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The superior standard for project roles
Every customer wants to get the best possible results from a project. In reality, however, the desired project success often does not materialise – despite numerous methods, tools and processes that provide support. And despite the willingness of all those involved to make their contribution to a positive result. What are the reasons for this and which new and proven approaches can have a lasting effect in this context and help to prepare for the future market of project management successfully? The answer from experienced experts is clear: project success requires a standard and a holistic understanding of all roles and their interfaces, which must also be actively lived.
A successful project requires a transparent distribution of tasks and roles. Therefore, there are different project roles for specific topics. A core problem in the project initiation phase is that clients often cannot (yet) clearly define which functions are needed at all. Furthermore, it is not least due to the understanding of roles, how well a role is fulfilled in the current project. It is, therefore, worth taking a closer look at the project roles and clearly defining and differentiating them from each other to create a shared understanding. The PMI standard serves as a framework for the examination.
The model of “project roles” according to the Project Management Institute (PMI) provides a standardised project organisation with defined tasks, competencies and responsibilities. This standard forms the framework for A Guide to the Project Management Body of Knowledge (PMBOK® Guide). Its use has proven to be “best practice” for most projects. It facilitates communication between the people involved and reduces misunderstandings about responsibilities and competencies. What is behind the defined roles according to the standard PMI PMBOK® Guide, and what are the consequences for action?
The roles of the project levels portfolio, program and project management
According to PMI, these are the three hierarchical levels of a project that can be considered central.
A portfolio is defined as programs, projects, sub-portfolios and program processes and operational procedures that are managed in a coordinated manner to achieve the strategic goals. At the top level, the Portfolio Manager provides centralised management of one or more portfolios to achieve the strategic objectives of an organisation and ensures optimal allocation of human, financial and physical resources. The Program Manager acts at the next level, coordinating and managing related projects and subordinate programs and program operations.
The Project Manager or Project Leader at the next level three, determines the procedure, plans, coordinates, monitors and controls the project process, the project team or the project as a whole. Depending on the challenge that is currently being faced, he or she slips into different roles: He is a change manager, team manager, communicator, conflict solver, coach, temporary boss, master strategist and, if necessary, crisis manager. For each role or sub role at his level, he determines the required number of people with the required qualifications, defines which areas of responsibility fall under the respective role and fills them. He reports on the progress of the project to the client and project committee, ensures communication with the stakeholders and carries out procurements—appropriate risk and quality management round off his tasks.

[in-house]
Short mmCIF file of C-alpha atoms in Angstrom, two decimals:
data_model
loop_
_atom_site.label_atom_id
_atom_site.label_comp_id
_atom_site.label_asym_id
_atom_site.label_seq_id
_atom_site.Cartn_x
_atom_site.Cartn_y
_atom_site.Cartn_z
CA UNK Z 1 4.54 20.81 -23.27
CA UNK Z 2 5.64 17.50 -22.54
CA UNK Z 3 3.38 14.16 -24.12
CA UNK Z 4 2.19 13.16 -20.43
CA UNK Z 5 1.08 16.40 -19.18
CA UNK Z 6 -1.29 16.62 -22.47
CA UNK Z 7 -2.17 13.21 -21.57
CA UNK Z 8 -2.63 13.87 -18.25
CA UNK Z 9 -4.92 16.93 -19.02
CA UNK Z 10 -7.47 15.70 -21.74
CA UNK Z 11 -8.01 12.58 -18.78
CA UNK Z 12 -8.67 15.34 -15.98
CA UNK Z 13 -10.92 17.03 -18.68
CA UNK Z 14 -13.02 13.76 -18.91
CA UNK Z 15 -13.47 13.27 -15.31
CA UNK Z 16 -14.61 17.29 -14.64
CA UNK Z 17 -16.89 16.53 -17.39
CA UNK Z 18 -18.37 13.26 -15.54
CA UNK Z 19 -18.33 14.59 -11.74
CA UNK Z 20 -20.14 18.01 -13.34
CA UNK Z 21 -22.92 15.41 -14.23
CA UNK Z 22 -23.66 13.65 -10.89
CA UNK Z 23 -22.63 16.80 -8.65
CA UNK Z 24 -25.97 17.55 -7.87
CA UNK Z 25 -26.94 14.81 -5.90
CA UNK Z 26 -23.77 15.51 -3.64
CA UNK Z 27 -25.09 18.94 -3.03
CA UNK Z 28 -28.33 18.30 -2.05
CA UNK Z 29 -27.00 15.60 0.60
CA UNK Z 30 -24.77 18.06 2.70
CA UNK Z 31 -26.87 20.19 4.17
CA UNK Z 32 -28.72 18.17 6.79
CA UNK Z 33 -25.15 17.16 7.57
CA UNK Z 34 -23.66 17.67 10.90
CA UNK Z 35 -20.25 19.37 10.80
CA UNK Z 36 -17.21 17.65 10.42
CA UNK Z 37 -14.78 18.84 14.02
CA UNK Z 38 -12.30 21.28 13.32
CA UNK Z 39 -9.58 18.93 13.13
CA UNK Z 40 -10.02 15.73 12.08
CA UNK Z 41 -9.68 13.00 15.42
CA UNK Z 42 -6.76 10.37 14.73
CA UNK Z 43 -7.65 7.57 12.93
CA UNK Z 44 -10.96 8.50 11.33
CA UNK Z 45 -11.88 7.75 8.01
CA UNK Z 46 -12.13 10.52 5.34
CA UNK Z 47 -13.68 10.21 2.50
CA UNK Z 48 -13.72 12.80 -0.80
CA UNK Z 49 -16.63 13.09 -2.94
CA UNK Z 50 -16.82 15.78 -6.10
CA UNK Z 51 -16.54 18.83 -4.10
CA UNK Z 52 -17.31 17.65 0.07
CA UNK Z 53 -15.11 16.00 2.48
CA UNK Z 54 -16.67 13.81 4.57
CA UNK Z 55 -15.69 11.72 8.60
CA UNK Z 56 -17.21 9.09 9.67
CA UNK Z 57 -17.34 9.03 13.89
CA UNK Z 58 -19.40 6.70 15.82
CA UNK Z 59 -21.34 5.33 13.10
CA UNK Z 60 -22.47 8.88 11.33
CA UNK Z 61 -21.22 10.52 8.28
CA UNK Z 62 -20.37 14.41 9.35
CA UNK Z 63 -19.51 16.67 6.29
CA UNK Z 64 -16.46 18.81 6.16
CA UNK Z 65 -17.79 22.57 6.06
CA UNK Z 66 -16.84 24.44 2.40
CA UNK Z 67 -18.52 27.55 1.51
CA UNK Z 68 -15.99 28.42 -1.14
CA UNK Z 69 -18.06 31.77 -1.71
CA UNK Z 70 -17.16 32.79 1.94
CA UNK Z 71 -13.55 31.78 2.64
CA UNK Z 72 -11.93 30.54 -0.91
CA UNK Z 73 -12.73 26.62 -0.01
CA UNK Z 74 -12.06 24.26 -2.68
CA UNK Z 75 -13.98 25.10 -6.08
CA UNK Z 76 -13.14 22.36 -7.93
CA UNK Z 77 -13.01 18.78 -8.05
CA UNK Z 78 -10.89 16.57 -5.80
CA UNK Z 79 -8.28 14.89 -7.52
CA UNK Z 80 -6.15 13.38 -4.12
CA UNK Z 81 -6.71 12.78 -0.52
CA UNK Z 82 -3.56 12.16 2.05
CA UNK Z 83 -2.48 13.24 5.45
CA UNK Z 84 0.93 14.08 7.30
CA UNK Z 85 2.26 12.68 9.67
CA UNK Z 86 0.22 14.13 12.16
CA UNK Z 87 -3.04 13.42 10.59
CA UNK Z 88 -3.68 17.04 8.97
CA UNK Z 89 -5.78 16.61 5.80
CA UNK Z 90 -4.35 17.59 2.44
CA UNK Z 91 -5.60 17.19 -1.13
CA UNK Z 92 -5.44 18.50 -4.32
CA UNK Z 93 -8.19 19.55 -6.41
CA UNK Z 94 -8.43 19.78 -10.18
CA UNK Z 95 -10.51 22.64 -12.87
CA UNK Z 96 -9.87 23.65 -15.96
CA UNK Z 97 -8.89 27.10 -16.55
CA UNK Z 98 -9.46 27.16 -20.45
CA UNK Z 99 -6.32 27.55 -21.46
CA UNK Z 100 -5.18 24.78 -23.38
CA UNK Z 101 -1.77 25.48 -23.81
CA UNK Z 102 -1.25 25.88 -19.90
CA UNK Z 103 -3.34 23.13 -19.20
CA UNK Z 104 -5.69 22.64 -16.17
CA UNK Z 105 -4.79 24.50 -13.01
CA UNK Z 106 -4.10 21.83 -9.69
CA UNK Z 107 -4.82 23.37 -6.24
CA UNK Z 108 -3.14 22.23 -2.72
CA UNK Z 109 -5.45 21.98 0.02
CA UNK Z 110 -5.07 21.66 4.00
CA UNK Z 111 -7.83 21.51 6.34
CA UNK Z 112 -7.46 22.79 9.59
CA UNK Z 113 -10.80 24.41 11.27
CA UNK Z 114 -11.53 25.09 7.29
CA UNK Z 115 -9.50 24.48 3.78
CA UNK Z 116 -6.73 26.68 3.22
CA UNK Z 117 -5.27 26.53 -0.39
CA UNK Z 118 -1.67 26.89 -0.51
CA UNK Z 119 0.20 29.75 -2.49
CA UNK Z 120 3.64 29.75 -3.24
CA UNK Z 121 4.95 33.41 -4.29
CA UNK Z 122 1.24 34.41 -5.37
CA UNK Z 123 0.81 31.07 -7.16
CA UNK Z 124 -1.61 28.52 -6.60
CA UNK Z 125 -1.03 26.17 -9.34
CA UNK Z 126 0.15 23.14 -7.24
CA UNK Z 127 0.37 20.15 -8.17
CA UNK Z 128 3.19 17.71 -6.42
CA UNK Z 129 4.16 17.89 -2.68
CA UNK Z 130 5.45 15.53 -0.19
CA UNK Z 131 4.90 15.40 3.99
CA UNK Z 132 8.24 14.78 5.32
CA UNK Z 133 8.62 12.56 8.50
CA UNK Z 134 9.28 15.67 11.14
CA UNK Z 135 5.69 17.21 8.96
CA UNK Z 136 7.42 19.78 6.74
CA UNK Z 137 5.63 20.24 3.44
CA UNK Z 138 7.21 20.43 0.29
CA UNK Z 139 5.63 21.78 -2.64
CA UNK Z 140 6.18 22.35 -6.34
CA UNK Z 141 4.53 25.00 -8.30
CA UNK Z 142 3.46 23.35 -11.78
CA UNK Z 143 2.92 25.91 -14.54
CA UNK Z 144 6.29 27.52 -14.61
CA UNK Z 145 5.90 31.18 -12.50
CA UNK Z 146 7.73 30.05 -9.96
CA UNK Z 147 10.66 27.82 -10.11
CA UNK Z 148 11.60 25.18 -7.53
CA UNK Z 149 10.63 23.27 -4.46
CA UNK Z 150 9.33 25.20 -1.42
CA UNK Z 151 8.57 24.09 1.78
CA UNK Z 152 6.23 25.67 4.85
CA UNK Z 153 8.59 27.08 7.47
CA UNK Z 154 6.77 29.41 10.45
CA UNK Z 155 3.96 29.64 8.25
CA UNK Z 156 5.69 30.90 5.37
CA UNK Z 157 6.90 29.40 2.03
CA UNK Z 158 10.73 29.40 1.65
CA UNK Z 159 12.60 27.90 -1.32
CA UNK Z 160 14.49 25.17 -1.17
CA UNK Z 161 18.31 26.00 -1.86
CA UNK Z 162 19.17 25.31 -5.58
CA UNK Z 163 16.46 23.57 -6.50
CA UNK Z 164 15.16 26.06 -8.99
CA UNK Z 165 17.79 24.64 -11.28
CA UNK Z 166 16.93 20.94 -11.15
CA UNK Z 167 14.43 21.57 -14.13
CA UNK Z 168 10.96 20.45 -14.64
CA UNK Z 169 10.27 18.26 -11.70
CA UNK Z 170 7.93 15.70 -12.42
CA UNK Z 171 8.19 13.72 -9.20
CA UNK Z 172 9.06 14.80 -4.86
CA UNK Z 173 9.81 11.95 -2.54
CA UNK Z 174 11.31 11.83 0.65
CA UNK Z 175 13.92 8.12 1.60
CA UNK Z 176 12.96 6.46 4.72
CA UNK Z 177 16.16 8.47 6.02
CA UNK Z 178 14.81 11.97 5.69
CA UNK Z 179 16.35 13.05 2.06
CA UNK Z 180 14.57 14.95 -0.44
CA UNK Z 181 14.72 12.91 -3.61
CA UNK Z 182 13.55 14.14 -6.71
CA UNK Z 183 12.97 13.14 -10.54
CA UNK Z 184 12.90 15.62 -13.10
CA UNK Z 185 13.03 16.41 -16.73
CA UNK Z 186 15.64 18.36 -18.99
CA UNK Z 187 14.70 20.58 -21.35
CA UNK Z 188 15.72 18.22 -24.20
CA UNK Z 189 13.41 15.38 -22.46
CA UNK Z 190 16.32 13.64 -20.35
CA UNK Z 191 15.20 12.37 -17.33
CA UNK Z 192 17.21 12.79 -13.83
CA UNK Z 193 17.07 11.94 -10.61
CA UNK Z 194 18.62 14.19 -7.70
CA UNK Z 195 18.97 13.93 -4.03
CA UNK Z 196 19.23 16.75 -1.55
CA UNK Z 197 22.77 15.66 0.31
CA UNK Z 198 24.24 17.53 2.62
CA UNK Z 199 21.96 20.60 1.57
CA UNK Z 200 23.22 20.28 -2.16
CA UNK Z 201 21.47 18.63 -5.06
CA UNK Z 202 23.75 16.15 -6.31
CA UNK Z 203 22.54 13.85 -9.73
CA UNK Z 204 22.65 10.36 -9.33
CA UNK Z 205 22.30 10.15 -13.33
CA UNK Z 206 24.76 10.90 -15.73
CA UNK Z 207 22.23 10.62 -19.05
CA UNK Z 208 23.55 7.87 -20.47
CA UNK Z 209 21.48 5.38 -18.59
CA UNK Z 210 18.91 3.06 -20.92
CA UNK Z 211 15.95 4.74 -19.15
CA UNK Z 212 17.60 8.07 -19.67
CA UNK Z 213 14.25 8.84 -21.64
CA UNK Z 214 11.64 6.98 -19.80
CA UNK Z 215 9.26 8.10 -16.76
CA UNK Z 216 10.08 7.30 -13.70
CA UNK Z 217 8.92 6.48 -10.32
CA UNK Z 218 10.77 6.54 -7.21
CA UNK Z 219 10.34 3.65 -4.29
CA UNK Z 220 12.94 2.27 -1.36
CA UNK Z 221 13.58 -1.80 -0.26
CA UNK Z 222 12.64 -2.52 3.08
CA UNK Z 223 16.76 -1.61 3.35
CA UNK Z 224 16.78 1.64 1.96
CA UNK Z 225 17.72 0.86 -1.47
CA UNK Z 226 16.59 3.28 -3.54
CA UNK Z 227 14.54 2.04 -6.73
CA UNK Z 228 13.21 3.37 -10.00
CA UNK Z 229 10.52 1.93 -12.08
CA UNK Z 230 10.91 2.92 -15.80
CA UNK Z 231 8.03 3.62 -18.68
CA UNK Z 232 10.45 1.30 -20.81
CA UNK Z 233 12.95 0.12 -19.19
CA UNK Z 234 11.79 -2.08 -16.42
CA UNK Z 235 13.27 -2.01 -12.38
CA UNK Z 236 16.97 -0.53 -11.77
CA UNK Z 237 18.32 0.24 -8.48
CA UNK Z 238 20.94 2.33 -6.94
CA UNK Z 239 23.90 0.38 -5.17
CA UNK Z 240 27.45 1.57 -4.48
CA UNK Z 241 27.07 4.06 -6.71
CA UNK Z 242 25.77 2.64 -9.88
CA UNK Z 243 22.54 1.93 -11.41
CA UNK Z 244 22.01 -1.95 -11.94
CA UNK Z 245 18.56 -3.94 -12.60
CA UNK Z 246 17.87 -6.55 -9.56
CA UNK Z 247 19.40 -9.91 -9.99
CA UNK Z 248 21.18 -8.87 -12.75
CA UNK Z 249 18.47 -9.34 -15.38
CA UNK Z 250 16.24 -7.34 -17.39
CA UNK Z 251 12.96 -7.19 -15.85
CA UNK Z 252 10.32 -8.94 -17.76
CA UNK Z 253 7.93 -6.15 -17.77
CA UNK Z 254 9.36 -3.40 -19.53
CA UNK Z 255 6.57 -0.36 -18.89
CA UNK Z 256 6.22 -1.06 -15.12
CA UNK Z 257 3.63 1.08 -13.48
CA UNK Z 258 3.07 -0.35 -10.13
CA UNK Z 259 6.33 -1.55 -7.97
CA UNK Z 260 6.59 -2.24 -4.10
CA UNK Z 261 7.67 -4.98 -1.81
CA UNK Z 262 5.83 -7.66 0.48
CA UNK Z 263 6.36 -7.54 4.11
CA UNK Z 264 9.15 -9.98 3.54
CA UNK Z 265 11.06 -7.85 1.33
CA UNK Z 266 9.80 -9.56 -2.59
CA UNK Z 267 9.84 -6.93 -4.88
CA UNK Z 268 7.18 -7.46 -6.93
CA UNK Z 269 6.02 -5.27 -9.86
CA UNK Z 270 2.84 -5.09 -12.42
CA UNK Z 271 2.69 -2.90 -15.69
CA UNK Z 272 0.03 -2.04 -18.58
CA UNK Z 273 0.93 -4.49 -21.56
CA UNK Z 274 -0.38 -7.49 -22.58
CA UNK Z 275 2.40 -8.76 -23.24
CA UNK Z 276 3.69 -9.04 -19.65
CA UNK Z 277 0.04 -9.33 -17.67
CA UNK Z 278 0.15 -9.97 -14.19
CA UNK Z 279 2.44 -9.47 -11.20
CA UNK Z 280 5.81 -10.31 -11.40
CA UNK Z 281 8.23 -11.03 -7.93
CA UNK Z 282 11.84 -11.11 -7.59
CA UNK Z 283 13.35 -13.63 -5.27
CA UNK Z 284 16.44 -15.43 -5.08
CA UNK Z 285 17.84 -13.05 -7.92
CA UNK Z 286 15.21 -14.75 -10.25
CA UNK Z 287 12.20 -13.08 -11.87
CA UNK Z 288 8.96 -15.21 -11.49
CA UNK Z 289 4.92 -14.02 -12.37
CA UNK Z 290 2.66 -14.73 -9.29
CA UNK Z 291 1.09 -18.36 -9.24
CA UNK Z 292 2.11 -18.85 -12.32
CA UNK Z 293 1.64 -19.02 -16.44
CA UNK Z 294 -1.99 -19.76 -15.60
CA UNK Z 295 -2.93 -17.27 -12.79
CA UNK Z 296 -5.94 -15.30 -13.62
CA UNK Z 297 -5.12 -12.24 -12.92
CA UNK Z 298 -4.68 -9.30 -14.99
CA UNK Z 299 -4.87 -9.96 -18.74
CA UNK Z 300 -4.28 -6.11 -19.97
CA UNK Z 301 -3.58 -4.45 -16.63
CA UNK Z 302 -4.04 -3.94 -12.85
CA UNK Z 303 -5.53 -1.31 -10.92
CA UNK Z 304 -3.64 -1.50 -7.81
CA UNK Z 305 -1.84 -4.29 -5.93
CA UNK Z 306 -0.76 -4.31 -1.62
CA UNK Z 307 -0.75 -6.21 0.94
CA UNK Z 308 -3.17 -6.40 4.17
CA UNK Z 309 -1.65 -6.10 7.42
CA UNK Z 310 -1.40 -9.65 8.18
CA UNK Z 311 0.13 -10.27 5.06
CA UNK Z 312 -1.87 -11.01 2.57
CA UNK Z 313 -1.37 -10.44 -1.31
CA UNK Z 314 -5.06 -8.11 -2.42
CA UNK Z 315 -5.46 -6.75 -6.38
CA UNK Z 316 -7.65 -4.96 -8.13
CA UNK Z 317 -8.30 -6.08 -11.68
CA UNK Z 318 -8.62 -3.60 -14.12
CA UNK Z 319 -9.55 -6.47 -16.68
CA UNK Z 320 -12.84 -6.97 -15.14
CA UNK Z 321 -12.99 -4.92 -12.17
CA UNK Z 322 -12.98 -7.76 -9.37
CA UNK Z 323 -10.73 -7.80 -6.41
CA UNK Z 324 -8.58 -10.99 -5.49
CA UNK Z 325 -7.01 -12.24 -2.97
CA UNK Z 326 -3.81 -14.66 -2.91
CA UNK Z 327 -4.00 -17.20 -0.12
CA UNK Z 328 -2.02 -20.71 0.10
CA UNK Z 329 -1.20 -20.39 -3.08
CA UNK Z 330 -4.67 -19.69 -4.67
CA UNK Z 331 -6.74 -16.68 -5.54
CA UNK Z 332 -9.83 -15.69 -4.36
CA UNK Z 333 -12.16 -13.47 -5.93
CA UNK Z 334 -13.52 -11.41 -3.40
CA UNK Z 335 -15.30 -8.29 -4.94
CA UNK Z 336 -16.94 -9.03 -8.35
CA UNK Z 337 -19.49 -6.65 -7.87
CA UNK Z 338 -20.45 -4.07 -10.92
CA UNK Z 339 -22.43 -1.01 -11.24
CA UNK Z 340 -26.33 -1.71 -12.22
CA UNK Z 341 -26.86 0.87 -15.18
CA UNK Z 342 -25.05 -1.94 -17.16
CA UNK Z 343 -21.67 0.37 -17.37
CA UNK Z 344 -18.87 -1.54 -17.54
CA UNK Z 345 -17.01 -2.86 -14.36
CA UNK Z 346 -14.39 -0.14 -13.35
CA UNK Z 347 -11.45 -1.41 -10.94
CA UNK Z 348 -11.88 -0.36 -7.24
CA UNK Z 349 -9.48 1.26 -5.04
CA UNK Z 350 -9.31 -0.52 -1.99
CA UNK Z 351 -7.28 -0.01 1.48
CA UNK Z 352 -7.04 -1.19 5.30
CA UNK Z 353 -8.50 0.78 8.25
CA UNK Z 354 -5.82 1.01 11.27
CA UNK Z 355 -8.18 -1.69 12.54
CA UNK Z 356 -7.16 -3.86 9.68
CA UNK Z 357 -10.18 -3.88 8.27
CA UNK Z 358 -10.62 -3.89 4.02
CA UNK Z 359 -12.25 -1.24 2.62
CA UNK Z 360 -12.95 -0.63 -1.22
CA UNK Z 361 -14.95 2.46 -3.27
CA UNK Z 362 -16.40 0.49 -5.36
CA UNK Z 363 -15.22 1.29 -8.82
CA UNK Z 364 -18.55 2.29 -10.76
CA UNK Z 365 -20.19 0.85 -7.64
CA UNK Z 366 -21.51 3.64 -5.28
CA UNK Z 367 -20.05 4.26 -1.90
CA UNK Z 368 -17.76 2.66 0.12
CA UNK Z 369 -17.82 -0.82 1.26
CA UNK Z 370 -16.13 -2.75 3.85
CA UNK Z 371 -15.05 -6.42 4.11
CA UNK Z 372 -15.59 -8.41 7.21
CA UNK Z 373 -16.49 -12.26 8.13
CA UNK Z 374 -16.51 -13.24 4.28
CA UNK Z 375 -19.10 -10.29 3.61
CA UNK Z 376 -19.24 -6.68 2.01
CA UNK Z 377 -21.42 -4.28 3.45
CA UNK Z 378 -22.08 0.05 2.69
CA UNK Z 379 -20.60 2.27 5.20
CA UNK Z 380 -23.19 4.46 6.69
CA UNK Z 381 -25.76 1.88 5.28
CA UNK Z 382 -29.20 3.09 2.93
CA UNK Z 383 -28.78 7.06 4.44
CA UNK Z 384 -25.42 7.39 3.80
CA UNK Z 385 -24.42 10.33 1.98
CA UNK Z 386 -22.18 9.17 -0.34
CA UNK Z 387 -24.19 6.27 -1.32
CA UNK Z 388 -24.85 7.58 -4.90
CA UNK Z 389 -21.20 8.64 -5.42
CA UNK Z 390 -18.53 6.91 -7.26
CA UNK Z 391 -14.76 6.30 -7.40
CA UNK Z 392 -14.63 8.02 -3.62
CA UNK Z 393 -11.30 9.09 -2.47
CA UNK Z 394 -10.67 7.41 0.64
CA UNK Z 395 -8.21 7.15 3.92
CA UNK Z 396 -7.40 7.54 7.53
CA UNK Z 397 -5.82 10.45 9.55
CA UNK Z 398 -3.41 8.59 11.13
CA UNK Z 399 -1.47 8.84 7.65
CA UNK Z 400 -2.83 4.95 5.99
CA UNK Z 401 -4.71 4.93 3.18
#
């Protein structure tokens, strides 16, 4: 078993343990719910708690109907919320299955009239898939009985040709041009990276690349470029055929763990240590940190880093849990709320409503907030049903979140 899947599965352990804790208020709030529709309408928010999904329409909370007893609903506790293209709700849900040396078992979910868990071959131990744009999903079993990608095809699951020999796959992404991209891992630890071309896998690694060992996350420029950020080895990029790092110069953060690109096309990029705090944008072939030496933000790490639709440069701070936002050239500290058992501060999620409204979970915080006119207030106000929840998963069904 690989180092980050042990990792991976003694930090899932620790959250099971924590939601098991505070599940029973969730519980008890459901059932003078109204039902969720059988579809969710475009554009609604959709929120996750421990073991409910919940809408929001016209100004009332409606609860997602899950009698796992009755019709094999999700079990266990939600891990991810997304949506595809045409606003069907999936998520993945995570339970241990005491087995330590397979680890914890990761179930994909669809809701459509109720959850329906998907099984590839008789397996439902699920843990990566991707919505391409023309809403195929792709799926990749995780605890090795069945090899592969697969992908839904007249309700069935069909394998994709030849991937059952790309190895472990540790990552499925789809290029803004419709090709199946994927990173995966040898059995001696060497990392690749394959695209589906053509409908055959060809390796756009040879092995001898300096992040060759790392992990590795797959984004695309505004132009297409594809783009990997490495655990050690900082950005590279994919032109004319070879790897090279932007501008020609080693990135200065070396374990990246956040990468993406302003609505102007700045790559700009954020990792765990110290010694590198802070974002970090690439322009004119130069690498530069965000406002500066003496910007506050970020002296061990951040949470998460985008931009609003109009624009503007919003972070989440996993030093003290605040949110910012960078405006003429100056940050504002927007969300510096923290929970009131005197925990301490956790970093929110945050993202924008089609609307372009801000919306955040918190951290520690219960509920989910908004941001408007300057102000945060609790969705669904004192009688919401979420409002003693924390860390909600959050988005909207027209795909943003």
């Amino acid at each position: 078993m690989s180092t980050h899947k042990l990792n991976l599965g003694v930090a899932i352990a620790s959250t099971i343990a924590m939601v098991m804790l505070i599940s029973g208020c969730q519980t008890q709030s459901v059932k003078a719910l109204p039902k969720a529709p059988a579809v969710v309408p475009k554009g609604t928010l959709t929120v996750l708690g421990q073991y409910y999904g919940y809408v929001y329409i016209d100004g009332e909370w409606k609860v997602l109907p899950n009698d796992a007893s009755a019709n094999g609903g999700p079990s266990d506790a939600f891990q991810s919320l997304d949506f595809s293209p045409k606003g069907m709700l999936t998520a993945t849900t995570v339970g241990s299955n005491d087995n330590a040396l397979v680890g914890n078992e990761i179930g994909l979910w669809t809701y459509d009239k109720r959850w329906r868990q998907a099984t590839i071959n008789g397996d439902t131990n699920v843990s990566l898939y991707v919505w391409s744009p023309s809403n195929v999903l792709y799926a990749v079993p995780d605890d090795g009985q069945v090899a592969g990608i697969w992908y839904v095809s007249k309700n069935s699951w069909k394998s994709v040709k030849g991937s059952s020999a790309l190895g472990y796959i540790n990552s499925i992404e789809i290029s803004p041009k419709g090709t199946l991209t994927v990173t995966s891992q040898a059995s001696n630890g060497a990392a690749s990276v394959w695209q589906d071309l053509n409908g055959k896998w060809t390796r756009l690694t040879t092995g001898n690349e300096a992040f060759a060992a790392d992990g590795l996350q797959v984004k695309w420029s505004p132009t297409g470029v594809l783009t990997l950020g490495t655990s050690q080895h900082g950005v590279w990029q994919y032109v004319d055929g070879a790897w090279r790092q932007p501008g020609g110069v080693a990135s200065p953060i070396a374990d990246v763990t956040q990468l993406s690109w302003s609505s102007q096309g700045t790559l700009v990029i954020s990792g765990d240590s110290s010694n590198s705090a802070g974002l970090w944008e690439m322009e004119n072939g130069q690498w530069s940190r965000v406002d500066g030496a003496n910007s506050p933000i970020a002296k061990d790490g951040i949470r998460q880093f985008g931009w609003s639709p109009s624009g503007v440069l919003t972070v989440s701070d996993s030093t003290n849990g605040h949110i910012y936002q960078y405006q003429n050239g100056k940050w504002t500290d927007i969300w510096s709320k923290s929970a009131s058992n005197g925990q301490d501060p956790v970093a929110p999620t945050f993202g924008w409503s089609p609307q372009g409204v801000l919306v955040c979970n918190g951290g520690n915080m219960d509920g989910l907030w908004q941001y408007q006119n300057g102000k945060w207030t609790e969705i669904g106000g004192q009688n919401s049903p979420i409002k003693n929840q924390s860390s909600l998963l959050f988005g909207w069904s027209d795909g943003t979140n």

The PMI standard describes in great detail the skills a project manager needs. The PMI Talent Triangle® focuses on three essential areas of competence:
- Technical project management
- Strategic and business management
PMI suggests that project managers need to have a balance of these three skills. They must understand and master the “multi-role principle” in this position. If an overwhelming majority of all failed projects fail not because of excessive technical demands but because of the lack of social competence of the project manager, it becomes clear that the success of a project stands or falls with the overall qualification of a project manager.
Portfolio, Program and Project Manager are in an intensive exchange. This is to ensure that strategies and priorities are interlinked so that better performance, results and a sustainable competitive advantage are achieved.
Each of these three project levels is assigned additional roles with clearly defined responsibilities.
Transformation Manager, Developer, rollout– und Transition Manager – the watchmen and experts in the project
The Transformation Manager plays an equally important role. As a rule, located between portfolio management and company and takes on a kind of global role in the project. As a higher-level instance, the transformation manager controls the transition from one system to another, alternating between and acting on all project levels.
The Sub-Project Managers and Project Team Members are located at the project management level. They support the project manager. Partial Project Managers are specialists and take responsibility for a defined area of the overall project that can be delegated. Their tasks are analogous to those of the project manager – they also act as change managers.